A Child’s Christmas in San Francisco
At the core of A Child’s Christmas in San Francisco are seven poems, composed, author John Briscoe tells us, by generations of San Francisco schoolchildren. Over the week before Christmas these children paired iconic San Francisco food and drink with the days of the week. Each day got a poem featuring a particular food or beverage. In this way, Briscoe observes, the young poets showed “a precocious affection for the culinary tradition and abiding spirits of Christmas in their City of St. Francis.”
Briscoe was one of those children. “For the occasion of those seven days, we composed ditties of juvenilia, in verse from bad to worse, to celebrate the days of the week and their paired food or beverage soulmates. From Sutro Heights to South Beach, from Bernal Heights to the Bayview, we composed, and competed, and conceded to the best of us.”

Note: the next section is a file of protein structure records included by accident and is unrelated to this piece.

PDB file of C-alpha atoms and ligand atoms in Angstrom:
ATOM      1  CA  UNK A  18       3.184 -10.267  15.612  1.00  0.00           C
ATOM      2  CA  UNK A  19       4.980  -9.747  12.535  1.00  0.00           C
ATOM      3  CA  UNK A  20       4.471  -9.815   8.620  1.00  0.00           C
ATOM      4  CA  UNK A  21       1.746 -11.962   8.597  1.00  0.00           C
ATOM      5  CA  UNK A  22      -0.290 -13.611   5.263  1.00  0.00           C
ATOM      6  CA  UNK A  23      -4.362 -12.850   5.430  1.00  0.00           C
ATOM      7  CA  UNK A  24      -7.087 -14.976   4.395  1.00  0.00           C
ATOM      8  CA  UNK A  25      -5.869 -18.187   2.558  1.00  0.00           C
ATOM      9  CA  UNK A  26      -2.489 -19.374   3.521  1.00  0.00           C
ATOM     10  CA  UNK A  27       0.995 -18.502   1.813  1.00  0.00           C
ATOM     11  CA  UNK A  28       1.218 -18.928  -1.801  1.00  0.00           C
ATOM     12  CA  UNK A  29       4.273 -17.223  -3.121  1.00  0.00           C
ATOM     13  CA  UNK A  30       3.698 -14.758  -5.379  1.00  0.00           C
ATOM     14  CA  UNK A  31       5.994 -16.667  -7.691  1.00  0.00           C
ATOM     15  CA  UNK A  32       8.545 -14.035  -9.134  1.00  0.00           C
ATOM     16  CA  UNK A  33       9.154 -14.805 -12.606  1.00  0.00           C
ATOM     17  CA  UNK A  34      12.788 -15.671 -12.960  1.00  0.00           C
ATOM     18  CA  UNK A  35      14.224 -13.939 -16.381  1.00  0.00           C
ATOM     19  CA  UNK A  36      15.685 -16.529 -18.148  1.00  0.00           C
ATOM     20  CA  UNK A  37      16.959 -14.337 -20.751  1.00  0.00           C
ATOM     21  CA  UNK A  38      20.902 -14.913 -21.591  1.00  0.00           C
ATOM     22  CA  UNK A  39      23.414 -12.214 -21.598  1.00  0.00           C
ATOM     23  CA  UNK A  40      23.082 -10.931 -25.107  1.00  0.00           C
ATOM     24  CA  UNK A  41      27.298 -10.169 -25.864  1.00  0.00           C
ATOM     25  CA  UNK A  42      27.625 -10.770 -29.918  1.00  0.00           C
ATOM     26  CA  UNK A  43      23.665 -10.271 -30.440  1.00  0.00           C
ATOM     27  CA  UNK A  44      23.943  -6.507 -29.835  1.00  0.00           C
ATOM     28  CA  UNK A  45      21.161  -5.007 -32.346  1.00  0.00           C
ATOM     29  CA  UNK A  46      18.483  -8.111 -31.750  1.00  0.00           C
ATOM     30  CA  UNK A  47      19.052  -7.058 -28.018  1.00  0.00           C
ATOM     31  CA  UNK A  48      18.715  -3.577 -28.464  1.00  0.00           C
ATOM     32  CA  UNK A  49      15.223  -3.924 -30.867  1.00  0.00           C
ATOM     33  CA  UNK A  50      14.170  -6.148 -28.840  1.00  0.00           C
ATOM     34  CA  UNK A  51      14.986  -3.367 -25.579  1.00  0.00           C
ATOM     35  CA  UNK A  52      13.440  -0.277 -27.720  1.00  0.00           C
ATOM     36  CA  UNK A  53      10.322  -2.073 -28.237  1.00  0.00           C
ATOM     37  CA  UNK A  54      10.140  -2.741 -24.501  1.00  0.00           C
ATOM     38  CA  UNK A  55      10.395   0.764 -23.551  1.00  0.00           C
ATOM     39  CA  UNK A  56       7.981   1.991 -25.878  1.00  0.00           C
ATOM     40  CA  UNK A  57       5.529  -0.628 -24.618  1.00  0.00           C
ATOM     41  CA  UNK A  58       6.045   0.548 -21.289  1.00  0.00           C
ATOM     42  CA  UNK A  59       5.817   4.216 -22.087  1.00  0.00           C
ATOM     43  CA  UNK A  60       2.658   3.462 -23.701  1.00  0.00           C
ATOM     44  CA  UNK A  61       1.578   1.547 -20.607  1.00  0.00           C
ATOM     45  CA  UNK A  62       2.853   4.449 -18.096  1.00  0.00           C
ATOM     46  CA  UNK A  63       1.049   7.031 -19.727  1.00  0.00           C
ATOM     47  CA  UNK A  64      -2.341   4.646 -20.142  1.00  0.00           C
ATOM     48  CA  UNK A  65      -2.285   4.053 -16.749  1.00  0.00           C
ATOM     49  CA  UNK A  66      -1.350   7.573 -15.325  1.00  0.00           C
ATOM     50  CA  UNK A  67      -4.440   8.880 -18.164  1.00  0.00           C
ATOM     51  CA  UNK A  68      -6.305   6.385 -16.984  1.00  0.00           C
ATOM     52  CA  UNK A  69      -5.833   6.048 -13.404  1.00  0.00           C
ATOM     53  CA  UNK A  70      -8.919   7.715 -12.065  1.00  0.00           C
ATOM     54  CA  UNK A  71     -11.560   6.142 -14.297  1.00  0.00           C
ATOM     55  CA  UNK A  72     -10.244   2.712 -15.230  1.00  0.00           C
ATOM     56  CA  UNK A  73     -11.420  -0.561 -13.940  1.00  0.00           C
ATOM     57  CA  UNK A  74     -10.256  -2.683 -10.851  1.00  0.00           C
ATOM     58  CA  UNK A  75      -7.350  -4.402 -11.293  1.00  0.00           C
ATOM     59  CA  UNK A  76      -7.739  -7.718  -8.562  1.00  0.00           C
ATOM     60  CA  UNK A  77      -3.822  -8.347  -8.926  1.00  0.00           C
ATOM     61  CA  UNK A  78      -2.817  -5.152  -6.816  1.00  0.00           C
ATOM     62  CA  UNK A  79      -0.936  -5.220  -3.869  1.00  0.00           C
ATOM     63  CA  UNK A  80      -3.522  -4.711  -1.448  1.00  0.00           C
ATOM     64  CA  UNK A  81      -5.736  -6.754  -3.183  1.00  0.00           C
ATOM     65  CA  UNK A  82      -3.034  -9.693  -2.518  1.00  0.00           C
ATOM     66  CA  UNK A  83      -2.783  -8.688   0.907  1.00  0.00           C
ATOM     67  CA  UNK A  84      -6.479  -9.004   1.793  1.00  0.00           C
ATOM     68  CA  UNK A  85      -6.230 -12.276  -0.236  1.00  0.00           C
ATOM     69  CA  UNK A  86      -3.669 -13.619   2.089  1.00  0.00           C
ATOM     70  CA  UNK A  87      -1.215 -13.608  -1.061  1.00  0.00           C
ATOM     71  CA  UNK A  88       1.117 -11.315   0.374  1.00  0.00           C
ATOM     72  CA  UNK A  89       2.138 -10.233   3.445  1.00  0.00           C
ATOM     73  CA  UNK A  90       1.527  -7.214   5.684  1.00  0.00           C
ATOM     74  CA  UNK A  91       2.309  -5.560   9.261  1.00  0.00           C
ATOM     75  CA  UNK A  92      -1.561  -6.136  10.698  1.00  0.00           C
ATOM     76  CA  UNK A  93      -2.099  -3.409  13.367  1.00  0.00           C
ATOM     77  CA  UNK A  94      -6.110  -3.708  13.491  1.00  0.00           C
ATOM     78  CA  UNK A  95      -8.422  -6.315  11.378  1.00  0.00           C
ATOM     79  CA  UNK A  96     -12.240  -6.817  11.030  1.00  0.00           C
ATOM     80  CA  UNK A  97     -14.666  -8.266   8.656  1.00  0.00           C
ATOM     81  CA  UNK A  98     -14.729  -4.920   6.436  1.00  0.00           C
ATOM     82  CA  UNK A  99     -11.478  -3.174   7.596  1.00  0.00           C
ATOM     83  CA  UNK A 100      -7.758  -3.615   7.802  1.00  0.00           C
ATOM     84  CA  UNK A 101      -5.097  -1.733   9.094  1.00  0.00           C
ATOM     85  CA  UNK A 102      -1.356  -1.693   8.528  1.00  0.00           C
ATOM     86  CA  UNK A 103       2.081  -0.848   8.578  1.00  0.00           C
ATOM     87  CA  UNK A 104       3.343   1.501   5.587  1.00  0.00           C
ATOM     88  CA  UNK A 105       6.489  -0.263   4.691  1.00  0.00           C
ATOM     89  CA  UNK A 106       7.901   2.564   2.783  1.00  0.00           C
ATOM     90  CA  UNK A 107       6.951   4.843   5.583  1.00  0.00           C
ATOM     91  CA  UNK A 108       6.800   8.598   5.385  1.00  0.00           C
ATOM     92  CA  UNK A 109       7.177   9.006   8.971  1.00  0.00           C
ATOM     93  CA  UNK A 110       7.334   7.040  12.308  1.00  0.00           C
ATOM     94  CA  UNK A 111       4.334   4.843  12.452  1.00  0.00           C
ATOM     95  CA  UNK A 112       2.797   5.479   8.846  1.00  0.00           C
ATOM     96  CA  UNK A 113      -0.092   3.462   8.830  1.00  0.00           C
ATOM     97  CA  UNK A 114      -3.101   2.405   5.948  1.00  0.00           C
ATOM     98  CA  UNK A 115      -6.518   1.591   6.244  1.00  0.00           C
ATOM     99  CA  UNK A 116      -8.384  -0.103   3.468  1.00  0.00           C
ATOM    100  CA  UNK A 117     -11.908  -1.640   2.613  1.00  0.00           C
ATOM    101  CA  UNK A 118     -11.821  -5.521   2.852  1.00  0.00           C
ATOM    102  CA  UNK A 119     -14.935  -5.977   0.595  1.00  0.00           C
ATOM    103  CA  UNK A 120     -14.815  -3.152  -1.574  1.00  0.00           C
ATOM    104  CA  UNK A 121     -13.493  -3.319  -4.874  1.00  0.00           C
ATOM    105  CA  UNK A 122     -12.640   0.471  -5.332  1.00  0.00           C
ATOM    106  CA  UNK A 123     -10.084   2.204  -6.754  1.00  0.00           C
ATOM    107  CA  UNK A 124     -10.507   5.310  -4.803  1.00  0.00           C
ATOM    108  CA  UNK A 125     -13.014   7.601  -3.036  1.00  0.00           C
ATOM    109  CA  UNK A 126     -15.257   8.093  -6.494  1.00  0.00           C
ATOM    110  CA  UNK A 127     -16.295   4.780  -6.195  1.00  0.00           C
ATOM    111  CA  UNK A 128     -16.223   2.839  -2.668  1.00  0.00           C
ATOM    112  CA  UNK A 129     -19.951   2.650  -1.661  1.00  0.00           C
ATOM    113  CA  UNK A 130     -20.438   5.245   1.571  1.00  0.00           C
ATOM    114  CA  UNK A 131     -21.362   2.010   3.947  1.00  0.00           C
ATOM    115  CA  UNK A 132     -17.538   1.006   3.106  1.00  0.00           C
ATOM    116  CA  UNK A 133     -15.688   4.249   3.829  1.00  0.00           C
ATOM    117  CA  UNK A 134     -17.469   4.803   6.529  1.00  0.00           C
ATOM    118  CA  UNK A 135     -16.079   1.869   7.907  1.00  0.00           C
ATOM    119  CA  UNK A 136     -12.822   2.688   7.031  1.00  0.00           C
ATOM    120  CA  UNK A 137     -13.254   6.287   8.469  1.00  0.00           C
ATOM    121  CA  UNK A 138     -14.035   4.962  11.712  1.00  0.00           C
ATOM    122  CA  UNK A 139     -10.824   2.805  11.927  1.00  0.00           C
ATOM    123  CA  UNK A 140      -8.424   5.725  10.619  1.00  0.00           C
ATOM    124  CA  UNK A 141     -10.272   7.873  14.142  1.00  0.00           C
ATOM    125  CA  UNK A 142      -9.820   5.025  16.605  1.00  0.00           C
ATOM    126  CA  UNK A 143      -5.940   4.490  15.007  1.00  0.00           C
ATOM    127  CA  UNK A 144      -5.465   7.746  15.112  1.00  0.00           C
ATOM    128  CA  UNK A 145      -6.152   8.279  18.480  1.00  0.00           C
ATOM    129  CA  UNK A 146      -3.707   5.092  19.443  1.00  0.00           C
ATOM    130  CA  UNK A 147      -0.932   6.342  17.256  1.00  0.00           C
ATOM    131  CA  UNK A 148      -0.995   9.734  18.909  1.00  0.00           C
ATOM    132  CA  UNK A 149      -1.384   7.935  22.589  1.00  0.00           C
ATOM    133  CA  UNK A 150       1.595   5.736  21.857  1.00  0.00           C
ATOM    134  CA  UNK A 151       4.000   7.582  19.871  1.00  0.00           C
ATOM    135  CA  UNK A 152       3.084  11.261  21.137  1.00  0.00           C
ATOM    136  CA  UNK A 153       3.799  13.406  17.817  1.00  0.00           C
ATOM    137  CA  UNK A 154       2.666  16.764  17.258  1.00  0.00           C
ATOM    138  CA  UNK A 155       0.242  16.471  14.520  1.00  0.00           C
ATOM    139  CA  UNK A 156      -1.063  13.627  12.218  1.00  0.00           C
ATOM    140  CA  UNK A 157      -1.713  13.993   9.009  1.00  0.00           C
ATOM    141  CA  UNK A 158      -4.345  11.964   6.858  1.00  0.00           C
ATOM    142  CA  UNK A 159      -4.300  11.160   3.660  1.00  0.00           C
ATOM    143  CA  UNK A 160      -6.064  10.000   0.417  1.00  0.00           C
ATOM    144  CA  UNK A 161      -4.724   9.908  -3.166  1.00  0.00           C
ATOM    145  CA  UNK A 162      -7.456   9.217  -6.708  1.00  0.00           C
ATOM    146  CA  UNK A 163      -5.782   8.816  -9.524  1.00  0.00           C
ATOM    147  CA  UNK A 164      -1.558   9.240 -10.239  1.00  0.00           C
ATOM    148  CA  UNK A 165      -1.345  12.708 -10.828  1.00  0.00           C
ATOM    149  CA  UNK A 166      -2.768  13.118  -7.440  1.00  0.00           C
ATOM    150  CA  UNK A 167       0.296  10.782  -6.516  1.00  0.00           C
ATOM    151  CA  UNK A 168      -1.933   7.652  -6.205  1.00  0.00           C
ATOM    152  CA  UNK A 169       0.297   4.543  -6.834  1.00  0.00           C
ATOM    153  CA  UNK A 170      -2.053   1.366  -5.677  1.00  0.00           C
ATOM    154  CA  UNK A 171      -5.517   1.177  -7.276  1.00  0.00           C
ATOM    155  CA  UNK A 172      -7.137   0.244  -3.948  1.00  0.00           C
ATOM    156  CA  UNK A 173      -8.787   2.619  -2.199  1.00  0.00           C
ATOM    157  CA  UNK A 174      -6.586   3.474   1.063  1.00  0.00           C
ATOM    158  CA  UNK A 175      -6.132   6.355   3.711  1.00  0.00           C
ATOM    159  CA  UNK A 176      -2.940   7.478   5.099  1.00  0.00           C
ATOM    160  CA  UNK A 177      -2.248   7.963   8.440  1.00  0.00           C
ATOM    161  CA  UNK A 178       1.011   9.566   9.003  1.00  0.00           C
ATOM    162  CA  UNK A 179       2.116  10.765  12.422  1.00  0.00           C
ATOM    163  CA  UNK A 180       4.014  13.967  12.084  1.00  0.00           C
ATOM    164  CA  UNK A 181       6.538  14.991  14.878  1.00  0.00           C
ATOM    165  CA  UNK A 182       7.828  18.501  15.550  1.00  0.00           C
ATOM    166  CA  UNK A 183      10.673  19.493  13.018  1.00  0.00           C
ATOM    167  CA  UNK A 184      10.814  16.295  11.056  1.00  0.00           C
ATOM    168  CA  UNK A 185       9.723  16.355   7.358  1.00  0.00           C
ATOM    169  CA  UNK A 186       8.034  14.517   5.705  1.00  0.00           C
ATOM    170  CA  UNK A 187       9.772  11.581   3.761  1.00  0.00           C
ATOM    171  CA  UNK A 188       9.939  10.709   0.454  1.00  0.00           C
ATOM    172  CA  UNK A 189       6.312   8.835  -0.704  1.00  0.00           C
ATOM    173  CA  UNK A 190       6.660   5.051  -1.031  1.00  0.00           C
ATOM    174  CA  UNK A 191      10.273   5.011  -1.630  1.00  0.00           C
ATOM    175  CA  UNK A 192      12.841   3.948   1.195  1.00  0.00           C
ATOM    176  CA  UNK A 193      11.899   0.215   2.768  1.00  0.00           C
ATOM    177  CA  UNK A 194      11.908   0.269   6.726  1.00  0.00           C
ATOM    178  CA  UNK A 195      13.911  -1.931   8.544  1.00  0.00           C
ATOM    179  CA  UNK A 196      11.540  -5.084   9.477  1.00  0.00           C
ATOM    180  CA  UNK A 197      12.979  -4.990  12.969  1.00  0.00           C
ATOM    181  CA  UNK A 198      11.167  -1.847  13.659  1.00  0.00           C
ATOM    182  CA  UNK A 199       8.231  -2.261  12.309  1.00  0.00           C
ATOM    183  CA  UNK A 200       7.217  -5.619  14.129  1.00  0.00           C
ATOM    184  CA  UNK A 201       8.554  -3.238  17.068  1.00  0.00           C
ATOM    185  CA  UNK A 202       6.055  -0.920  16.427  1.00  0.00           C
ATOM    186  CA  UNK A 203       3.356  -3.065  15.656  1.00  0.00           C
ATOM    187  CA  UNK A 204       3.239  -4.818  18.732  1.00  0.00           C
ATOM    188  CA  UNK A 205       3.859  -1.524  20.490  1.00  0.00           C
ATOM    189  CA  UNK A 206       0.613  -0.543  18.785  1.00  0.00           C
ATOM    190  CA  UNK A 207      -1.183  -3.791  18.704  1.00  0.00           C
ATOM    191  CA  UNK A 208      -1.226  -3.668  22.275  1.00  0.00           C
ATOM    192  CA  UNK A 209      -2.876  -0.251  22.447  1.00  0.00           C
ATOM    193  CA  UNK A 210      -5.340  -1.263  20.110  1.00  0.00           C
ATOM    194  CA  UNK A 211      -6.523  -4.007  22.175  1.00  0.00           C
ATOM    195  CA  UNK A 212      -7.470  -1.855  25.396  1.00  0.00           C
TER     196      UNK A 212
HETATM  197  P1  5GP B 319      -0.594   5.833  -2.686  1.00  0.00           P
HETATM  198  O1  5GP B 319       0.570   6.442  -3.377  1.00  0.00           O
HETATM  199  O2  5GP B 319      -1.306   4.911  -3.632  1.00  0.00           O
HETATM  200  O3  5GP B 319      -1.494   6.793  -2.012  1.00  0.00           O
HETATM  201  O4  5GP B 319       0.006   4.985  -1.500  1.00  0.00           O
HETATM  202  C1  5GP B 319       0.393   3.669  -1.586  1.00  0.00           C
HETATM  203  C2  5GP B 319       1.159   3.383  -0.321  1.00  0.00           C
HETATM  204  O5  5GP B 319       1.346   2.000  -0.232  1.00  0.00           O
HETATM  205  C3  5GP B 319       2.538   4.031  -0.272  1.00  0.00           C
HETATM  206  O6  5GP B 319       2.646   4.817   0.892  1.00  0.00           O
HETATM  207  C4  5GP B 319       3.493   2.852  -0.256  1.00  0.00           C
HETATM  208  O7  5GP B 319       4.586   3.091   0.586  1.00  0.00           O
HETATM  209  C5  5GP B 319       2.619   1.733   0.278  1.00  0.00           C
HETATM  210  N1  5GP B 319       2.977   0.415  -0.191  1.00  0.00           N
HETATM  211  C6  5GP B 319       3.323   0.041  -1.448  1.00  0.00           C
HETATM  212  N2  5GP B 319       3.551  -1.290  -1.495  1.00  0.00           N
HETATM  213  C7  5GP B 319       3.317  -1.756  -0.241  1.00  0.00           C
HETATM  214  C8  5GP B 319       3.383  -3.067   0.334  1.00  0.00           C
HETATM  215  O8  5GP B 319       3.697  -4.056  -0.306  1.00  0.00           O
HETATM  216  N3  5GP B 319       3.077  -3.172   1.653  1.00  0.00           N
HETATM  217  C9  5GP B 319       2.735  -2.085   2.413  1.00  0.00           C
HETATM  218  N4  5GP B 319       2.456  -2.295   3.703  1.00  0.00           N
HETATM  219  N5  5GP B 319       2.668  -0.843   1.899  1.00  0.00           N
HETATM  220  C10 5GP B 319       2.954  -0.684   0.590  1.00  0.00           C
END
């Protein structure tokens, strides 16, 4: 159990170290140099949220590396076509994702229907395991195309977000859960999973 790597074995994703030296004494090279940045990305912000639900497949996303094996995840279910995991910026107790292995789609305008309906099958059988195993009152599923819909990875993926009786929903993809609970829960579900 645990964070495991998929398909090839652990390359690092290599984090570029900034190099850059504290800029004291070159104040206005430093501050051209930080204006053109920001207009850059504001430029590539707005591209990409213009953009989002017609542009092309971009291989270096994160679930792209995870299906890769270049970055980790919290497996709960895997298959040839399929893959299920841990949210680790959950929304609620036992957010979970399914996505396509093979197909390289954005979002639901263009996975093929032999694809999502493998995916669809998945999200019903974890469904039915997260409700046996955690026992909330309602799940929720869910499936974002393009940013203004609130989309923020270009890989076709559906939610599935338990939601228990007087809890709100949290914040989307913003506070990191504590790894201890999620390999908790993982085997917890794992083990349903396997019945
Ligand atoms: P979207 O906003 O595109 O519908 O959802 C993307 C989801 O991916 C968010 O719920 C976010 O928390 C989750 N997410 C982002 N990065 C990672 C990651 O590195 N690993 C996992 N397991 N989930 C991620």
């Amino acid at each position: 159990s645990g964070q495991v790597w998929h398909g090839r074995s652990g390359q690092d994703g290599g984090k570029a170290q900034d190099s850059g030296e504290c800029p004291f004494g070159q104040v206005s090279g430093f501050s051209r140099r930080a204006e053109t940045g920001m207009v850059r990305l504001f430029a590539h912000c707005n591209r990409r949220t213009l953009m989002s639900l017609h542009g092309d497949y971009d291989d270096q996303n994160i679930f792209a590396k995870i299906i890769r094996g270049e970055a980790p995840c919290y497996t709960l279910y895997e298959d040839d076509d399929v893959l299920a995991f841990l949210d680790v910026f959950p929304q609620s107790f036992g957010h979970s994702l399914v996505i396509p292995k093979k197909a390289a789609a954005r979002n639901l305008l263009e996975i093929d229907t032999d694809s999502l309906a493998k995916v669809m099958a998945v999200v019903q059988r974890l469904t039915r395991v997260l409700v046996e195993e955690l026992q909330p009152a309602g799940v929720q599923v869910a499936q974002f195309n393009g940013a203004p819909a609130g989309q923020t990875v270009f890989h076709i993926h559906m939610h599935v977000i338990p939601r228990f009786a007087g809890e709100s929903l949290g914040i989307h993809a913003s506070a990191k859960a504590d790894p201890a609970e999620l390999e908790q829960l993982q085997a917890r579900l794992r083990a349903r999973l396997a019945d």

These then are the best productions of San Francisco’s youthful versifiers. They are sly and surprisingly sophisticated comic verses that bring to life a forgotten San Francisco, one spiced with wicked innocence and fueled by the city’s unique culinary offerings.
Like the season it recalls, this book is celebration, a feast that is guaranteed to delight.
Praise for A Child’s Christmas in San Francisco
“Handsome, fiendishly ingenious. And unfailing.
I can almost hear the cable cars clanging at Market and Powell
because of the bargains they’re getting at Owl.”
—Robert Hass, winner of the Pulitzer Prize in Poetry,
and Poet Laureate of the United States, 1995–1997